I also need to figure out how to run the receiver in fullscreen mode by default and I  need to get USB passthrough working. Once I've got this stuff figured out I think I'm ready to start talking to sales.

 

Thank you Kelly for your earlier posts. I used the debug tool on the sender to kind of figure out what was going on!

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Glad things are going better.  The RGSbugreport is helpful for troubleshooting.  I do have a document that may help you in setting up passthrough with VM if you are still having any issues, however it is more for Windows.  Also, we don't support Remote USB with Linux.  The sender must be Windows based.  Receiver can be Window or ThinPro based. 

 

There are some settings in the rgreceiverconfig file or the ReceiverConfigApp.exe that if enabled, you snap the remote display window when close to the edge of the screen, or try going borderless.  If you have match receiver resolution and layout selected in the receiver that should allow you to match your receiver setup.

 

These are located in the rgsenderconfig file:  If trying any of these, make sure to uncomment, change setting, save, and stop and restart the sender for the settings to take effect.

 

## If ConfigureVmwareDisplaysForBestPerformance is on, then (on Windows Vmware Systems with Nvidia Graphics)the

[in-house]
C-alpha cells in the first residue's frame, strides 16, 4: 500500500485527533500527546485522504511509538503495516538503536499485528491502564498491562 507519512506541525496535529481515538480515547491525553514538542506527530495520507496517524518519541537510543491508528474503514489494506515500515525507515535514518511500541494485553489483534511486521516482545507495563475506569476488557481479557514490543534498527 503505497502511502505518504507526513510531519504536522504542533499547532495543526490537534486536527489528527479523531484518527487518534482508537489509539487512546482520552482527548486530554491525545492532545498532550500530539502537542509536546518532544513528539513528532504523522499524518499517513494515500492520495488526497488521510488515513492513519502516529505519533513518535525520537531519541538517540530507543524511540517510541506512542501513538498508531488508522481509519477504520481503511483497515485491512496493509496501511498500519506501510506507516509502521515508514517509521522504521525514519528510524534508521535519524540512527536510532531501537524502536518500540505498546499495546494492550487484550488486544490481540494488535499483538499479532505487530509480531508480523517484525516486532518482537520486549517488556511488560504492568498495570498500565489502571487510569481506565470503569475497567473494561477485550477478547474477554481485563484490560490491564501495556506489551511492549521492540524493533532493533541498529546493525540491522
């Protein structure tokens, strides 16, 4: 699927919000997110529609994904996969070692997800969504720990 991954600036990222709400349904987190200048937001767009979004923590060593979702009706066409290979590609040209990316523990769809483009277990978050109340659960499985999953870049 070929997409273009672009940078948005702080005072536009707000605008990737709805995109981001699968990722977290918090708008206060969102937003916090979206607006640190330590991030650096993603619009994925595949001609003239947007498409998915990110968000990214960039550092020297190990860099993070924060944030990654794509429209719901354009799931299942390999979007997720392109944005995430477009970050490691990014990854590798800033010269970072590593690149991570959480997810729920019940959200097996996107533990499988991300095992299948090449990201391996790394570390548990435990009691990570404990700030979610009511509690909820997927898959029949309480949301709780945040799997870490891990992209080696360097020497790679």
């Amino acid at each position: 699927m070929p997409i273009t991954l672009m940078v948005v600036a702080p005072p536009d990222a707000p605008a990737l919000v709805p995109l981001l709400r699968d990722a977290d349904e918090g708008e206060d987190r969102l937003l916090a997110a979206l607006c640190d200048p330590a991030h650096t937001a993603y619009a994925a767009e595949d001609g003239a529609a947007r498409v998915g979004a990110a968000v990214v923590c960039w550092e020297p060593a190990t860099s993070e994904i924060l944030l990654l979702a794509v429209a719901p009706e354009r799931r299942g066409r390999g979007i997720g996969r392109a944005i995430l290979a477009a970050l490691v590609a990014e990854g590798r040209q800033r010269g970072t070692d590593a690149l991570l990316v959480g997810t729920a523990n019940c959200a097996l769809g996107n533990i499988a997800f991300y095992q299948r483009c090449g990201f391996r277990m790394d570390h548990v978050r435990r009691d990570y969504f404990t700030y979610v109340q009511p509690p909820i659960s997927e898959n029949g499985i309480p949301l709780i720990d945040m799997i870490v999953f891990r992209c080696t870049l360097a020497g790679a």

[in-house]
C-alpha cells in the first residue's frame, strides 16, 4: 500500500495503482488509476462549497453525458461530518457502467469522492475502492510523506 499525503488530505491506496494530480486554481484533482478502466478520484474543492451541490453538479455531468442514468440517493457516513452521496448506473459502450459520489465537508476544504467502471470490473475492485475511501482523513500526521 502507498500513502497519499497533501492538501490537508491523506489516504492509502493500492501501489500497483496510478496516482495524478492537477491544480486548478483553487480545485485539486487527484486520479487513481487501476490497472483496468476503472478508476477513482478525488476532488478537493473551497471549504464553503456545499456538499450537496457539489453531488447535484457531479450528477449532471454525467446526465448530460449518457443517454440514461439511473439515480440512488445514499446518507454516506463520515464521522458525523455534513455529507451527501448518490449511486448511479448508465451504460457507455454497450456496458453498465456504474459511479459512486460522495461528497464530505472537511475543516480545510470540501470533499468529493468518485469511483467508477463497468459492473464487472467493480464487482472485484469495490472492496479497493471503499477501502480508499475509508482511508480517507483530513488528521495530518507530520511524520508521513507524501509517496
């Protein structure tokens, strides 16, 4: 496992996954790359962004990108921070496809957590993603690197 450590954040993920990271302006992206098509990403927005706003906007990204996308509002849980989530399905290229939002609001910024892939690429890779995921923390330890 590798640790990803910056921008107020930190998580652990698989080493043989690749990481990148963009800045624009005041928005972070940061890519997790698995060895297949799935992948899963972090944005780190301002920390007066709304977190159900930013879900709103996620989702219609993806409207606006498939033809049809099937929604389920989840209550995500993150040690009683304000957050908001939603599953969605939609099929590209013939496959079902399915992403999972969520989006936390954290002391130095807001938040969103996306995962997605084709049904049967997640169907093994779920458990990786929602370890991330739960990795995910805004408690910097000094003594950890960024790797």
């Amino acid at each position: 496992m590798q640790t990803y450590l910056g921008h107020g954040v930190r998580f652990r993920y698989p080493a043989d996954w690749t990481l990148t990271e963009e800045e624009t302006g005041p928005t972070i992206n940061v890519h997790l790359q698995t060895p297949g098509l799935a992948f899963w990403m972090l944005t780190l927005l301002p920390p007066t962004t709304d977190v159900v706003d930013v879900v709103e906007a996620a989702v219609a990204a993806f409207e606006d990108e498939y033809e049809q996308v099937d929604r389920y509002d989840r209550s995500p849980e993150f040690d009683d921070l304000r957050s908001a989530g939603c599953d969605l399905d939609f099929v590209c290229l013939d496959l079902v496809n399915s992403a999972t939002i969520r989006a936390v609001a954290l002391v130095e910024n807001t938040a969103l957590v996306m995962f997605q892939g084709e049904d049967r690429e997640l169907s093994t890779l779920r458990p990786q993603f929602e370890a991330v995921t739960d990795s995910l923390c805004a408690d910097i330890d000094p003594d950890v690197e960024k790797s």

## Vmware controlled display will be turned off and the Nvidia displays will be turned on at the start of an RGS connection.
## This should allow better compatibility with RGS's Nvidia Comparitron.
# Rgsender.Compatibility.Displays.ConfigureVmwareDisplaysForBestPerformance=1

 

## This setting relies on ConfigureVmwareDisplaysForBestPerformance being turned on.  If they're both on, then the VMware display
## will be turned back on when RGS disconnects, so that the vSphere console can be accessed properly.  Note that this property may
## mean that windows are moved around in between RGS connections as a side effect of Windows activating/deactivating displays.
# Rgsender.Compatibility.Displays.ReEnableVmwareDisplaysOnRGSDisconnect=1

 

## This property will allow enhancements in RGS resolution matching for Windows machines with Nvidia graphics.
## Valid settings are on, off, and auto.
# Rgsender.Compatibility.Displays.AllowNvidiaResolutionMatching=auto 

 

We generally set this last property to "on", not auto.